As for government based on trust in man, that's where you live now. Is the current government tyrannical?  Hardly, but it's pushing the edge with the Patriot act and the permanent security/warfare state.  I think you are confusing our government with the former and re-emerging Soviets and current China, Myanmar and North Korea.  Those are governments based on the belief in the ultimate power of the state, not the people in them.  The state is what becomes the religion indoctrinated into the kids at an early age as Uncle Joe Stalin, or dear leader Kim Jong Ill. Our government can't act like a god because you've got an active electorate that has a few choices, as you've seen in the latest election, although the electorate tends to be fickle.

The legitimate role for Government is to keep others from abusing their position/power/status (and it's own) to take advantage of those with less power. Just because someone is wealthy, or white, or straight, you have no more rights to anything than anyone else. (tyranny of the majority is to be avoided, and that is why we have that third branch of government called the Supreme Court)  (And I really disagree with the idea that corporations are people, since there is really no one that can be jailed, and very few shareholders have any power within the corporation.  But then again, I'd say both parties are corporatists, looking out for their donors more than for the little guy.  If they weren't they would be all for a jobs bill.)  If you really want a good understanding of my position, go read Hayek's "Why I am not a conservative" http://www.fahayek.org/index.php?option=com_content&task=view&id=46 He lay's out the political landscape as a triangle with Socialist, Conservatives, and Liberals at three corners.  I'm more on the liberal conservative axis.  I believe in maximum civil liberty, as enshrined in the 10 amendments.  Freedom of speech, yep, you can go say stupid shite all you want, I don't have to listen to it, but you can say it. Guns, go crazy, but having to wait for a background check isn't a violation.  (Banning handguns in a city is practical, but illegal as has finally been determined)  Freedom of Religion, sure, believe whatever you want, but try to enshrine it in law and I'll exercise my right to protest loudly.  As for the 9th and 10th amendment, the federal government has a right to ensure equal treatment under the law, and thus can overrule state law or functions that the state should have been doing but didn't.  (cf. the civil war and the civil rights movement)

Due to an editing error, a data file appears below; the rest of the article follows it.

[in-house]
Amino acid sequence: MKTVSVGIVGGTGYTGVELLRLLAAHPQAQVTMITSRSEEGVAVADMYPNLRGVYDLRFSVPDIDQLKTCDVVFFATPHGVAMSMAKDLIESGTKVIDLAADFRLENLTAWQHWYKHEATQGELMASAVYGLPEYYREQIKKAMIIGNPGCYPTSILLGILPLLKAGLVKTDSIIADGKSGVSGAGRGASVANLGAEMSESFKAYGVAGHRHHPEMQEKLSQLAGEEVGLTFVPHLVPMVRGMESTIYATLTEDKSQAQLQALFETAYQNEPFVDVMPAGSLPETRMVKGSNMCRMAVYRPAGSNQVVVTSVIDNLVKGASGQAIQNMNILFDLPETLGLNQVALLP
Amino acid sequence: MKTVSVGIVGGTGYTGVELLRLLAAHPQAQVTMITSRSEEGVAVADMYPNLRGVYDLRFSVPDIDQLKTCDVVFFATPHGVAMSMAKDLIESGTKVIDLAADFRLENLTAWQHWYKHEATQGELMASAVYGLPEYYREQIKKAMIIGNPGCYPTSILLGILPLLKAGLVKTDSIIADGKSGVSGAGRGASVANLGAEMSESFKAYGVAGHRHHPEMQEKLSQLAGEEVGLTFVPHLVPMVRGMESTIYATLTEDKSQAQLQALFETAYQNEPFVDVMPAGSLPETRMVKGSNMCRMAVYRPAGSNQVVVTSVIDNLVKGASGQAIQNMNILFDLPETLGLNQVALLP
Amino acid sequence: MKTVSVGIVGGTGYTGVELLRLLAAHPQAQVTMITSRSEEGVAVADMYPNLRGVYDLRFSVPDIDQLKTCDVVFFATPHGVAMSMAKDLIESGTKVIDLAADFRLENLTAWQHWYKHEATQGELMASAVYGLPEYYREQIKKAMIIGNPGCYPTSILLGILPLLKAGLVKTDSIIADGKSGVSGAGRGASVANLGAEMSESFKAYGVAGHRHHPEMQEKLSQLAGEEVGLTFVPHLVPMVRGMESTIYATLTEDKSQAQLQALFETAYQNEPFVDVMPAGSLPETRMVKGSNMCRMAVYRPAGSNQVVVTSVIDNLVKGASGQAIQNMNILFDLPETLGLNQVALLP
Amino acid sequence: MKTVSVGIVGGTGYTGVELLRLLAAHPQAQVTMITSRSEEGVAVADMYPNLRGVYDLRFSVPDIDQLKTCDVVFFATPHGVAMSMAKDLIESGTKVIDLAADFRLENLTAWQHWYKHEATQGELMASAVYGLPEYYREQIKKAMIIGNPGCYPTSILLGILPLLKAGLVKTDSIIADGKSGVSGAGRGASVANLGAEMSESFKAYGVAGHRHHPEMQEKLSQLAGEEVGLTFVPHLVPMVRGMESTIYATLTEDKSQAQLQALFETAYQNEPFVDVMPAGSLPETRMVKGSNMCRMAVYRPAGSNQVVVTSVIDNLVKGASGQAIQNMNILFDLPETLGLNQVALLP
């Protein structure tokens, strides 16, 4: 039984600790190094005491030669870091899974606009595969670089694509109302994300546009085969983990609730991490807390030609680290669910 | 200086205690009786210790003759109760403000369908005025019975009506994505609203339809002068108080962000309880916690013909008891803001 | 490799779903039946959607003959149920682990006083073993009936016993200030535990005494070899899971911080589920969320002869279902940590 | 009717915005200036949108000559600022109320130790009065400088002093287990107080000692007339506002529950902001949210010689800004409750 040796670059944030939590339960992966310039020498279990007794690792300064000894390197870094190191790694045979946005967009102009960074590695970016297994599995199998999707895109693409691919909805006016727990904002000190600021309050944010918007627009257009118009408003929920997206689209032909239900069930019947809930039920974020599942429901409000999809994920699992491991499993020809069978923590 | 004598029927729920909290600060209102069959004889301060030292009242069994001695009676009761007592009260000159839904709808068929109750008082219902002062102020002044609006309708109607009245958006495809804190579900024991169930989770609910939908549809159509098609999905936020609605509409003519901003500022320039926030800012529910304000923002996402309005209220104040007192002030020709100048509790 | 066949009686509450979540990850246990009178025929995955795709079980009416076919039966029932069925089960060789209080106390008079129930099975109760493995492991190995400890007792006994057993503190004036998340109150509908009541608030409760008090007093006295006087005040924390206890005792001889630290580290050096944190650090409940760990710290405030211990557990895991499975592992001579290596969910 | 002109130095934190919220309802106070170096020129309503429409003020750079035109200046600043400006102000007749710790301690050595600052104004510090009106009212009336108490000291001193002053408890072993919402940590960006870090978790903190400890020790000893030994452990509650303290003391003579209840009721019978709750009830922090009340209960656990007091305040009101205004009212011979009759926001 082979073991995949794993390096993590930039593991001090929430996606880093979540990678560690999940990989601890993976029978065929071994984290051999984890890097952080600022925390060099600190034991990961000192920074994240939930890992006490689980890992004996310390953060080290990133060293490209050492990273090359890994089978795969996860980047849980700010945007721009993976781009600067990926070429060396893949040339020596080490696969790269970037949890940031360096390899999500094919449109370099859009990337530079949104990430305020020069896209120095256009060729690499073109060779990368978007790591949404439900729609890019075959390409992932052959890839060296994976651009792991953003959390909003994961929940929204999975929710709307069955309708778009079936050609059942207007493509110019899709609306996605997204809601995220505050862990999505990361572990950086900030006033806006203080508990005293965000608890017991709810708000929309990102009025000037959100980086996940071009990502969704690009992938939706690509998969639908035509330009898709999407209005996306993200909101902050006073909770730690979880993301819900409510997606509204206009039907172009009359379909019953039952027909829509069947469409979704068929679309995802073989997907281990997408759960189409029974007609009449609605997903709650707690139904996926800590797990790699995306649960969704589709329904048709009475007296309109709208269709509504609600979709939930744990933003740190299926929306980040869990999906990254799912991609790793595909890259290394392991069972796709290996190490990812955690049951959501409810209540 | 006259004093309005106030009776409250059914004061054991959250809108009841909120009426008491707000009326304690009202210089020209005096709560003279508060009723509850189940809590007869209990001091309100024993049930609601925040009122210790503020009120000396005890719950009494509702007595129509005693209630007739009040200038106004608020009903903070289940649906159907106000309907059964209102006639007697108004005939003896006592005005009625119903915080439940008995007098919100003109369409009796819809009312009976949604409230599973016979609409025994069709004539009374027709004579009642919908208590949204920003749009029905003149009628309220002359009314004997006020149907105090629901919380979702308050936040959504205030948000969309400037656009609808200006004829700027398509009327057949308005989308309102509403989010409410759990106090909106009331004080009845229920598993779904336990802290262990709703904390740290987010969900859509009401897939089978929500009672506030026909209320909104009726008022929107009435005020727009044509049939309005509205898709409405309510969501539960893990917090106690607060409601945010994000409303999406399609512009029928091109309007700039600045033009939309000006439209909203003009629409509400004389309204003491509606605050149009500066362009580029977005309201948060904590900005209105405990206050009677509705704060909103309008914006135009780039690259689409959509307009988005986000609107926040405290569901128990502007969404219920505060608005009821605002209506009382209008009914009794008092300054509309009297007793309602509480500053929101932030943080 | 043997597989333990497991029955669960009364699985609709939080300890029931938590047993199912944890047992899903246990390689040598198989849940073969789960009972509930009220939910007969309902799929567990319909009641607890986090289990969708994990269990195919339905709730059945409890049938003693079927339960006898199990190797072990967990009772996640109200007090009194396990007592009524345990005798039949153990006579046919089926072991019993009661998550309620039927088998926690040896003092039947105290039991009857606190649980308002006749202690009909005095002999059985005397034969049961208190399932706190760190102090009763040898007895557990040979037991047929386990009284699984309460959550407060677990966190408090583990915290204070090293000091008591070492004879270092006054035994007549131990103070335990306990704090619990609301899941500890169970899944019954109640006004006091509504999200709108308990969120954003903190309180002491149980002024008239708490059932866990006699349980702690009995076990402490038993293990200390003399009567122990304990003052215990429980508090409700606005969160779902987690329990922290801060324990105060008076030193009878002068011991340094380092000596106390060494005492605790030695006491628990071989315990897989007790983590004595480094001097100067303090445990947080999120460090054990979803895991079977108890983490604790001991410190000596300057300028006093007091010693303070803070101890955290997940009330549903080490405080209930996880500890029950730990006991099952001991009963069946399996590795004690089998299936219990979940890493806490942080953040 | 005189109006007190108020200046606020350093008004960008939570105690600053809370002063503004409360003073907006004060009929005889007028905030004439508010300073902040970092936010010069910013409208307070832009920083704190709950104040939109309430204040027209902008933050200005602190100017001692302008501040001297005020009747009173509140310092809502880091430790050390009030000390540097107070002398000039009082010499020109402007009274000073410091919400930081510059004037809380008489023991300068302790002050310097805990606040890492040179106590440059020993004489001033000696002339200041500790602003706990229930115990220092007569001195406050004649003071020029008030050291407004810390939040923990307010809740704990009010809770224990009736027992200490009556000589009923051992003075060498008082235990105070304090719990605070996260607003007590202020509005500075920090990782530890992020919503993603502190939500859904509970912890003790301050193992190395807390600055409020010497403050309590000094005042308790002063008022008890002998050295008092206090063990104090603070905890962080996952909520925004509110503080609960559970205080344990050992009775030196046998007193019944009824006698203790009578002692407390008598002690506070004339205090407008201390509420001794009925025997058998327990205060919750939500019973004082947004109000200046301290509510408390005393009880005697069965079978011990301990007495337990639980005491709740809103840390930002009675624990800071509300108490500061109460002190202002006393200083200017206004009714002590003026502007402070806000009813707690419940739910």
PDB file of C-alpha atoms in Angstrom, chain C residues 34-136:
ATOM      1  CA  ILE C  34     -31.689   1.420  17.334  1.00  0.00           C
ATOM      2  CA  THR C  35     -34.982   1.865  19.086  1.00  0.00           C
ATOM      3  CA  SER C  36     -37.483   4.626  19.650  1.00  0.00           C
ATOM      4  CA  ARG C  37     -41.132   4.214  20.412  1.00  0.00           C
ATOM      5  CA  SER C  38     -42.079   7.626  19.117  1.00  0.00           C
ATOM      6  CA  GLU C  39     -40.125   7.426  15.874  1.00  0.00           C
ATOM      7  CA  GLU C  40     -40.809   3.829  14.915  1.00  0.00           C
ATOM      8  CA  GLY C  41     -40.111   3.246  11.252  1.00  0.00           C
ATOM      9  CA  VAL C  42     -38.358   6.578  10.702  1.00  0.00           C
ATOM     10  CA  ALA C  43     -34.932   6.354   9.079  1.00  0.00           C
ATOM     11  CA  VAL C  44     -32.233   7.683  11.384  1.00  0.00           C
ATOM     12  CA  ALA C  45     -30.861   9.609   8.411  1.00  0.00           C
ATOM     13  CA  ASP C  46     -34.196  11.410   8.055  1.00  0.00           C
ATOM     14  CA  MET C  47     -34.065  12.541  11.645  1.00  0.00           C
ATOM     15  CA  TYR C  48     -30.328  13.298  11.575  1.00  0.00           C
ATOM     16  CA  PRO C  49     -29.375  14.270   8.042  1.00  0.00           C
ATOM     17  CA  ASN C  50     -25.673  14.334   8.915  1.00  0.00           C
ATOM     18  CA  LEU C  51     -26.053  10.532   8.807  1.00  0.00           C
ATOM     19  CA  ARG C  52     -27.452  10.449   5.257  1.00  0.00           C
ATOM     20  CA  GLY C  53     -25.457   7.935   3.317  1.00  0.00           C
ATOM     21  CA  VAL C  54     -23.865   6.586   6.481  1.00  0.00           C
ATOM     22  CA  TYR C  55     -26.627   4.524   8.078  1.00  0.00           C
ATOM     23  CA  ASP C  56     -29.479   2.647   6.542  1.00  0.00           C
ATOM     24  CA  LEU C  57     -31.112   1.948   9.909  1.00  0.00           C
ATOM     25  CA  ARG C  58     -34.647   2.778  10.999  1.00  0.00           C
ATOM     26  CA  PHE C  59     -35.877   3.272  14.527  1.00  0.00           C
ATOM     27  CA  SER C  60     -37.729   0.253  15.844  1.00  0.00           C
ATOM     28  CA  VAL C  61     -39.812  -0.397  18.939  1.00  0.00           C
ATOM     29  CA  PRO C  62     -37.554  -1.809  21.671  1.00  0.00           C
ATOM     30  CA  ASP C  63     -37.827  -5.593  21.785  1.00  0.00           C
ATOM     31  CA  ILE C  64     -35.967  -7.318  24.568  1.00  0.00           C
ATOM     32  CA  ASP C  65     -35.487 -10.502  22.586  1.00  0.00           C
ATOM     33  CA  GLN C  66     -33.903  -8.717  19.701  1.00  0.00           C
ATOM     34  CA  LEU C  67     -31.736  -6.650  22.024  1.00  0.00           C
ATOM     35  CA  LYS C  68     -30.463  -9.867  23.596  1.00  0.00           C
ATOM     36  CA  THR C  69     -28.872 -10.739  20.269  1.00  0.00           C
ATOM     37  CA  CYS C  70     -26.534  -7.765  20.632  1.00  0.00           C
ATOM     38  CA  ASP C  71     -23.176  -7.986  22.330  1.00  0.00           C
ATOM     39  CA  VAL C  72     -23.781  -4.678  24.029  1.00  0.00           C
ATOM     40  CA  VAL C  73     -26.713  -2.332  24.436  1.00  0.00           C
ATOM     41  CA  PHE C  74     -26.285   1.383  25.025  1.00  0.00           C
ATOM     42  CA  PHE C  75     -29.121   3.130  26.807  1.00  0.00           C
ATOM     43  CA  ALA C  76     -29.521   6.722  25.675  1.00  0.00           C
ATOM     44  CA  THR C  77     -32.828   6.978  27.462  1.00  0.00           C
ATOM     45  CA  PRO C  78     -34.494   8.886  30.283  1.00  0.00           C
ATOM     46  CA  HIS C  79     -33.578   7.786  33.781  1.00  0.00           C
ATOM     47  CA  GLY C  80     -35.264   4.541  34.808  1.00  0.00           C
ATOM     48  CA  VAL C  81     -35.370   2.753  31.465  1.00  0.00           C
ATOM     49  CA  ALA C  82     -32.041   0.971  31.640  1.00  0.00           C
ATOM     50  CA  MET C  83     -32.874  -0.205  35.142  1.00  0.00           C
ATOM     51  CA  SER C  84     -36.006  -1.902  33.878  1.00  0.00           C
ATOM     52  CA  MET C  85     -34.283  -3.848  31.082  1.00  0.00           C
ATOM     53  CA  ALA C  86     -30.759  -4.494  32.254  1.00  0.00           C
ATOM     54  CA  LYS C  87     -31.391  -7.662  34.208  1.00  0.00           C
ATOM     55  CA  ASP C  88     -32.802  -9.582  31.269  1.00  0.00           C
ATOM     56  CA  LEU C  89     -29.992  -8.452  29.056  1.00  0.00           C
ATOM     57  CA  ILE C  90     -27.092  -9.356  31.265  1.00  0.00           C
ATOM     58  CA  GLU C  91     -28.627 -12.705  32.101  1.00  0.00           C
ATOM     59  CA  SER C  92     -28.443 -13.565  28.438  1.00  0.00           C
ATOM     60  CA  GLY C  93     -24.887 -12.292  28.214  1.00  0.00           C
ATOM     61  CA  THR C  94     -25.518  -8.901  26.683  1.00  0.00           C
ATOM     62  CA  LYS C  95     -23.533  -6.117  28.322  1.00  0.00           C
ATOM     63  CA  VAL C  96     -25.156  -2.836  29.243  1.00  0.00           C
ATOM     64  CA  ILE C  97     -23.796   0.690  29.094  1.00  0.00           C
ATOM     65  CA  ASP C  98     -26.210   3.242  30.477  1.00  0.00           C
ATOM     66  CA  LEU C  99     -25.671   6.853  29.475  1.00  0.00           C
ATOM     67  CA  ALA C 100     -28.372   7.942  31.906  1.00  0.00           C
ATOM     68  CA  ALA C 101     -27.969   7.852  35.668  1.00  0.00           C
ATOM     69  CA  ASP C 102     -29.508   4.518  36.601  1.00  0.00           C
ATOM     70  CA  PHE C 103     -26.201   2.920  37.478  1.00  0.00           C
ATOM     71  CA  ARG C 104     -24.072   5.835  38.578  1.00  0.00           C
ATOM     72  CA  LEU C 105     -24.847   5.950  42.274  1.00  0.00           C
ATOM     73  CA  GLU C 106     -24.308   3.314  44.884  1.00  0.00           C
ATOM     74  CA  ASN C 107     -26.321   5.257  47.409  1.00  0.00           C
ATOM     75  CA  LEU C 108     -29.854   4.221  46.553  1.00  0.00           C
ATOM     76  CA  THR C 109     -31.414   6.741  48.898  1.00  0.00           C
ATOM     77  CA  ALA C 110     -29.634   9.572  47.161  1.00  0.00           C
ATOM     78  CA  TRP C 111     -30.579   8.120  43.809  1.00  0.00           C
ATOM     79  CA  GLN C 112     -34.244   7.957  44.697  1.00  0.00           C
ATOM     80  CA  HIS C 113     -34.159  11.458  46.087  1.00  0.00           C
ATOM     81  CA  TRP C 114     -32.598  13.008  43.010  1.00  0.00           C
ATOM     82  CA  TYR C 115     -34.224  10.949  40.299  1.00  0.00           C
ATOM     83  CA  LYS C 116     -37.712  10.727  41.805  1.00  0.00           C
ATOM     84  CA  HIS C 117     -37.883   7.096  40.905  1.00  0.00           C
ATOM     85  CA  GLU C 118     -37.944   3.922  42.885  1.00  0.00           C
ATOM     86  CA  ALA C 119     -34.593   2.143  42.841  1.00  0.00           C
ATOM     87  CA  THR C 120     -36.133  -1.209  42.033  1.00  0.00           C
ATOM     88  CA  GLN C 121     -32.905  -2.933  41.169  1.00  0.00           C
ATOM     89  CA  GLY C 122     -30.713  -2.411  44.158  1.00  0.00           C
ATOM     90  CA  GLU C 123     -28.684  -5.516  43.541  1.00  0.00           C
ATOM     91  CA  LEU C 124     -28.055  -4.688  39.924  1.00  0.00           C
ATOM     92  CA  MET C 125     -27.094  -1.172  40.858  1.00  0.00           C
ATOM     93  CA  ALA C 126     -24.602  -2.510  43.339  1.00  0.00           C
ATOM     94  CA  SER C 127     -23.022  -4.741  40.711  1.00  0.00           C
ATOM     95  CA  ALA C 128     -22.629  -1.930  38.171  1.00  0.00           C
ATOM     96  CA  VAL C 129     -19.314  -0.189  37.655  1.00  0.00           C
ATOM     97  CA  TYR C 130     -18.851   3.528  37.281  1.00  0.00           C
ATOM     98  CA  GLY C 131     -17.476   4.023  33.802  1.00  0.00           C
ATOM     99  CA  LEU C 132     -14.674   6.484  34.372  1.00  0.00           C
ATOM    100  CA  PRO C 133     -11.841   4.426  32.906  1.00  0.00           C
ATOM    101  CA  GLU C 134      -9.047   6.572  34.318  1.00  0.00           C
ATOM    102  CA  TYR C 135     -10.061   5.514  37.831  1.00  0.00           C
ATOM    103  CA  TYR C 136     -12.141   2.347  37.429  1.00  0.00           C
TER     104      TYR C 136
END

Anyway, I could go on, but it's Sunday and I'm baking beer bread and it's ready.  Time to go eat.